Feast of Fools: January 1st Dec 31, 2013 23:06:42 GMT -5
Post by Graveyardbride on Dec 31, 2013 23:06:42 GMT -5
Feast of Fools: January 1st
For many years, the monks at Old Quarr Abbey, founded in 1132 on the Isle of Wight, threw decorum – and faith – to the winds each January 1st. The usually sober men of God elected a Lord of Misrule, donned animal masks or women’s clothing, sang bawdy songs, filled censors with pieces of old shoes that emitted a foul odor, ate puddings at the altar and danced with wild abandon.
The Feast of Fools, which usually took place on the Day of Circumcision (January 1) was a disorderly, even transgressive, Christian festival, which parodied the liturgy of the church. But it didn’t end with playing dice at the altar and other ungodly activities, for afterwards, the monks would take to the streets, howling, issuing mock indulgences, hurling manure at passers-by and staging scurrilous plays.
The feast, which can be traced to medieval times, was celebrated in many parts of Europe, particularly France, and was known by various names, making it impossible to distinguish it from certain other similar celebrations such as the Feast of Asses and Feast of the Boy Bishop. There can be little doubt – and medieval scholars themselves freely recognized the fact – that the license and buffoonery which marked the Feast of Fools had their origin in pagan customs of very ancient date. Some writers trace the celebration to the pagan practice of allowing slaves, serving maids and other subordinates a sort of liberty in which they “should be put upon an equality with their masters, in celebrating a common festivity.”
The Feast of Fools and the almost blasphemous extravagances in some instances associated with it have often been used in a sweeping condemnation of the medieval church. On the other hand, some Catholic writers have thought it necessary to attempt to deny the existence of such abuses. The truth likely lies midway between these extremes. First, there can be no question that ecclesiastical authority repeatedly condemned the license of the Feast of Fools in the strongest terms, no one being more determined in his efforts to suppress it than Robert Grosseteste, Bishop of Lincoln. But these customs were so firmly rooted that centuries passed before they were entirely eradicated. Secondly, it is equally certain the institution did lend itself to abuses of a very serious character, even though the nature and gravity of these offenses varied considerably.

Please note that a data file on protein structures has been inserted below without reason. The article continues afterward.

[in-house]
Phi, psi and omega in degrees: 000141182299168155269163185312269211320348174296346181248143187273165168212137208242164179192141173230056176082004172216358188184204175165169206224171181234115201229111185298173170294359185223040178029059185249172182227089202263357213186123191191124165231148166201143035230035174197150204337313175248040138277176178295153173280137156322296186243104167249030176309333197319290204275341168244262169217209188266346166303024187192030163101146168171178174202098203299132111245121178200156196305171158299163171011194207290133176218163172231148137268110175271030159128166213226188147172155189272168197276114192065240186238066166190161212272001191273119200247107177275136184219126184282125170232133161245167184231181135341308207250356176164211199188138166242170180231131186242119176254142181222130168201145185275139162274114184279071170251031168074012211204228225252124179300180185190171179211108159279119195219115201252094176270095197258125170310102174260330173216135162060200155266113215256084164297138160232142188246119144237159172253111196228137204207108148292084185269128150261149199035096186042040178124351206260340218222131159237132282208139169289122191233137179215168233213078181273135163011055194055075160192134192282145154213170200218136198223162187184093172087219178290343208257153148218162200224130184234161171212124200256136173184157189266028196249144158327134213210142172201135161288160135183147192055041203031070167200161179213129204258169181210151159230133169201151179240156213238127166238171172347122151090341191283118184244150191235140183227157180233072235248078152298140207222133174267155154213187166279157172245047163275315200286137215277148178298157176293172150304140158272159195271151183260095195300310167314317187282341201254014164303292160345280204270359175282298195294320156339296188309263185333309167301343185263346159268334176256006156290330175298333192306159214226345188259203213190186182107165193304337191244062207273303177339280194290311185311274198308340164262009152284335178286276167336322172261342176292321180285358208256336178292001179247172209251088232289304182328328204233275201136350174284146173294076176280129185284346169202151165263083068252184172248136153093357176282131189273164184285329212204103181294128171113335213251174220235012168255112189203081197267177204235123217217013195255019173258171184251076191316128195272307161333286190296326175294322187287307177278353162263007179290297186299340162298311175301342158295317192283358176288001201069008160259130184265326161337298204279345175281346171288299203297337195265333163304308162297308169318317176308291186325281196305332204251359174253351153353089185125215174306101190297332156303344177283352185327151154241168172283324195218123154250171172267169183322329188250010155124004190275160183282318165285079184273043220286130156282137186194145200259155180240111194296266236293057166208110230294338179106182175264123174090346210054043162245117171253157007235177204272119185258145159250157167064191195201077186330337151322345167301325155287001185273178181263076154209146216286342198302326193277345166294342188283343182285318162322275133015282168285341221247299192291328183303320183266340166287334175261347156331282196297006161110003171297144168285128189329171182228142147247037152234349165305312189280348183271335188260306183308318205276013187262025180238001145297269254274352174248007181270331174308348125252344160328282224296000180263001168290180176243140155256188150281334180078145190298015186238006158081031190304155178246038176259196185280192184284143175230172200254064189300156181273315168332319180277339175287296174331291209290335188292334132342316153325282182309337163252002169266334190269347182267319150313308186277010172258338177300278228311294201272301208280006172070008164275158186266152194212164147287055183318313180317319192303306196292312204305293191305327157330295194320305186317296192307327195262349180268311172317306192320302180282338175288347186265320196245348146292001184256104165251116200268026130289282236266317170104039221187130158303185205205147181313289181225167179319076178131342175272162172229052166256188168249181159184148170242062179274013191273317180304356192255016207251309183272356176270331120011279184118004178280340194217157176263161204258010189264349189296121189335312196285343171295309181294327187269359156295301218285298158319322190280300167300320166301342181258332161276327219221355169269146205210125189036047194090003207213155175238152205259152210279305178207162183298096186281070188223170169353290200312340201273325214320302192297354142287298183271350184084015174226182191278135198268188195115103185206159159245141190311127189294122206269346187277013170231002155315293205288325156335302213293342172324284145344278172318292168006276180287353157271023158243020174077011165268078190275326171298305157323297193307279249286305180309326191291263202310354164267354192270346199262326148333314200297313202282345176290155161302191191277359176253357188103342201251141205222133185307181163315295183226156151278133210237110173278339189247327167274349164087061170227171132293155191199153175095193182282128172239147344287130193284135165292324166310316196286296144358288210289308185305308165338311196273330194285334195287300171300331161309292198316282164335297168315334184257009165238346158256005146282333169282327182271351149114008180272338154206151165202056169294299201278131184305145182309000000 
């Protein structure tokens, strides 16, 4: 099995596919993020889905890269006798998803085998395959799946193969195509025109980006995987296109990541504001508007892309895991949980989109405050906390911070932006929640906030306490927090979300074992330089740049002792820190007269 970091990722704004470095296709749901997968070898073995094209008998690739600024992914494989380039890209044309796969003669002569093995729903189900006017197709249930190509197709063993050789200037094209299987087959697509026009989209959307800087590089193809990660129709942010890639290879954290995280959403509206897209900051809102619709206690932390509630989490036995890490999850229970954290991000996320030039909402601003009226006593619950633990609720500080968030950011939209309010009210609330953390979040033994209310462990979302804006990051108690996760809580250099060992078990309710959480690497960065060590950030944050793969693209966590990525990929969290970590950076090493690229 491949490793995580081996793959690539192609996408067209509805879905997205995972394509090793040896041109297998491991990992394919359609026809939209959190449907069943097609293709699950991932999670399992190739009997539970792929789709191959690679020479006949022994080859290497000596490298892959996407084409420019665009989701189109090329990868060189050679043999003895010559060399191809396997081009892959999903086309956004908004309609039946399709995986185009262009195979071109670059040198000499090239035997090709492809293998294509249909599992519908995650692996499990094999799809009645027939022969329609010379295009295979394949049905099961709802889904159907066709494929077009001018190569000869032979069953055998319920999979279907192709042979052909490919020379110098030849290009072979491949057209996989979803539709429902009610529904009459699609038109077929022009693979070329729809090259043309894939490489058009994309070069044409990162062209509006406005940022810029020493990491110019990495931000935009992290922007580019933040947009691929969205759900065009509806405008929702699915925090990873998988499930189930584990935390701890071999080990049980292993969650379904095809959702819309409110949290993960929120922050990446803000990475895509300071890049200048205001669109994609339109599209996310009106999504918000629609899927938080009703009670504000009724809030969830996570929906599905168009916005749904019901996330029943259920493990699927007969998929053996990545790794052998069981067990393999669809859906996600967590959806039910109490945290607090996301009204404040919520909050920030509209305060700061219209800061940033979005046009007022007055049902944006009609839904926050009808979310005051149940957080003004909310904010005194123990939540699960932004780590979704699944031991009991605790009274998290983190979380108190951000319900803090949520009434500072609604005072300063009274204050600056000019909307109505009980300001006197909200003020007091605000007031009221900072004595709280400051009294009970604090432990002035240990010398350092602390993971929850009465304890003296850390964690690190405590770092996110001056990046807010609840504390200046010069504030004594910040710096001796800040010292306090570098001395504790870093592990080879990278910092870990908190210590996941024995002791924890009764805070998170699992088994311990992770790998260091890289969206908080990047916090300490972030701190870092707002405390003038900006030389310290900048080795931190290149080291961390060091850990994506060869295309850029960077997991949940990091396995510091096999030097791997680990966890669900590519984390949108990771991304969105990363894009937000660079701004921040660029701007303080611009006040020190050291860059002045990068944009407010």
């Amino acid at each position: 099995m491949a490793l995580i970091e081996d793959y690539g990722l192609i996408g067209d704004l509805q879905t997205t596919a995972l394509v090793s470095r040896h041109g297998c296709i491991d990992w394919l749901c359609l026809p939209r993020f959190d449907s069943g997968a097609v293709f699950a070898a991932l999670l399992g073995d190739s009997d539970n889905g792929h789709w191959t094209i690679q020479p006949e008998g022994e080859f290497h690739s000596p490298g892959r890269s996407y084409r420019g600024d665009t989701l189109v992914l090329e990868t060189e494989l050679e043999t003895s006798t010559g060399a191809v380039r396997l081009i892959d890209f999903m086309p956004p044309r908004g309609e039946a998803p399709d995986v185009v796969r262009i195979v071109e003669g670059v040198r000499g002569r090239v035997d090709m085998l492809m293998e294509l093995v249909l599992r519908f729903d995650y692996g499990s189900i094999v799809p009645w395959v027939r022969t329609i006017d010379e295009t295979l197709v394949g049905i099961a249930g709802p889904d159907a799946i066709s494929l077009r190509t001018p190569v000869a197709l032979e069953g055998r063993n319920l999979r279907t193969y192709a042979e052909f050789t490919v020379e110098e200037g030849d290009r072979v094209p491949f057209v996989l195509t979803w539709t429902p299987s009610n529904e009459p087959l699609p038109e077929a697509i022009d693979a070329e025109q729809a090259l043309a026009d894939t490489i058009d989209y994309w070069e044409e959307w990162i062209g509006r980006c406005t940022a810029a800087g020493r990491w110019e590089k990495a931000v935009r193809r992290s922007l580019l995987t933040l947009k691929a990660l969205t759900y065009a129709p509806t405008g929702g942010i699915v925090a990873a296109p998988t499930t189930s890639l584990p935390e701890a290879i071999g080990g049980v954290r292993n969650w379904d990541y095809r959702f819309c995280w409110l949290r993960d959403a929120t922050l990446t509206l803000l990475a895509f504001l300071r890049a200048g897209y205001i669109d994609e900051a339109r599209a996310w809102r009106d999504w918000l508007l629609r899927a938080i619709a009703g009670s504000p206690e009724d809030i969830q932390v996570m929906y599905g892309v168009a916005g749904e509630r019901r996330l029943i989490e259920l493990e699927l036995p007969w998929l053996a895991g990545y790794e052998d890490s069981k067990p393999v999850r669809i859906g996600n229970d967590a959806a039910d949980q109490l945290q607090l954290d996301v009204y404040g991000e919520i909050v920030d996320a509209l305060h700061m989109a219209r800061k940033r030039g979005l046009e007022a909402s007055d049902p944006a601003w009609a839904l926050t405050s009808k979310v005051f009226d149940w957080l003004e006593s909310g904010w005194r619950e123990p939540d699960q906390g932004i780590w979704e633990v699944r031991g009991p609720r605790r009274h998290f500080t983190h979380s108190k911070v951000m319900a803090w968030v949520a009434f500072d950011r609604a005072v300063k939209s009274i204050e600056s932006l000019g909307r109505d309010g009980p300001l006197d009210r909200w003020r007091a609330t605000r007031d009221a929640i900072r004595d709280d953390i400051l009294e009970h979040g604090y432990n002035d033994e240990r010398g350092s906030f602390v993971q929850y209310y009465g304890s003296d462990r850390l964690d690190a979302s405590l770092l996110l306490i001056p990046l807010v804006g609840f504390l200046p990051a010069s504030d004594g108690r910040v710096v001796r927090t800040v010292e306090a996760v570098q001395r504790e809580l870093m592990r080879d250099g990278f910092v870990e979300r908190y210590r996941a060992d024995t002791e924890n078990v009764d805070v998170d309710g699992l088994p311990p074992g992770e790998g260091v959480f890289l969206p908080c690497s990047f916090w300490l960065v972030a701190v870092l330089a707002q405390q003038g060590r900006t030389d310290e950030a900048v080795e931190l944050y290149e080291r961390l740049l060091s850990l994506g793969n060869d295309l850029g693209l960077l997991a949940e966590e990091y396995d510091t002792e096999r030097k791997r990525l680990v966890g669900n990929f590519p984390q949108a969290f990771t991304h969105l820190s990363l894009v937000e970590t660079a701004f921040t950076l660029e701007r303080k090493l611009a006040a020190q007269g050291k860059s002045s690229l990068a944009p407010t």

In hundreds, possibly thousands, of liturgical manuscripts from the medieval period, mentions of the Feast of Fools are extraordinarily rare. However, there are some references. For example, in 1199, Bishop Eudes de Sully imposed regulations to check the abuses committed during the Feast of Fools on New Year’s Day at Notre-Dame in Paris. The celebration was not entirely banned, but the part of the “Lord of Misrule” or Precentor Stultorum was restrained within the limits of decorum. He was to be allowed to intone the prose Laetemur gaudiis in the cathedral and wield the precentor’s staff, but this was to take place before the first vespers of the feast were sung. Apart from this, the church offices proper were to be performed as usual, with some concessions. During the second vespers, it had been the custom that the precentor of the fools should be deprived of his staff when the verse Deposuit potentes de sede (“He hath put down the mighty from their seat”) was sung at the Magnificat. Seemingly this was the dramatic moment and the feast was hence often known as the Festum ‘Deposuit. Eudes de Sully decreed that the staff might here be taken from the mock precentor, but the verse Deposuit was not to be repeated more than five times.
The central idea of the Feast of Fools seems always to have been that of the old Roman Saturnalia, i.e., a brief social revolution, in which power, dignity or impunity is conferred for a few hours upon those ordinarily in a subordinate positions. Whether it took the form of the Boy Bishop or the subdeacon conducting the cathedral office, the parody must always have trembled on the brink of burlesque, if not the profane. A similar celebration can be traced to St. Gall in the 10th century, wherein a student, on the 13th of December each year, enacted the part of the abbot.
The Feast of Fools was finally forbidden under the severe penalties enacted by the Council of Basle in 1435 and this condemnation was supported by a strongly-worded document issued by the theological faculty of the University of Paris in 1444, as well as by numerous decrees of various provincial councils.
The annual Bacchanalia-like celebrations ended at Old Quarr Abbey with Henry VIII’s dissolution of the monasteries beginning in 1536.
Today, the monks of Quarr Abbey seek to center their souls on God through sacred reading and personal prayer. Visitors are welcome and the now derelict old abbey, where the Feast of Fools was once celebrated, is a favorite destination for it is said to be haunted by the restless spirit of Eleanor of Aquataine, who was exiled here by Henry II.
Sources: Medieval Celebrations; Max Harris, "Feast of Fools," Oxford Bibliographies, October 29, 2013; The Catholic Encyclopedia; and Cornell University.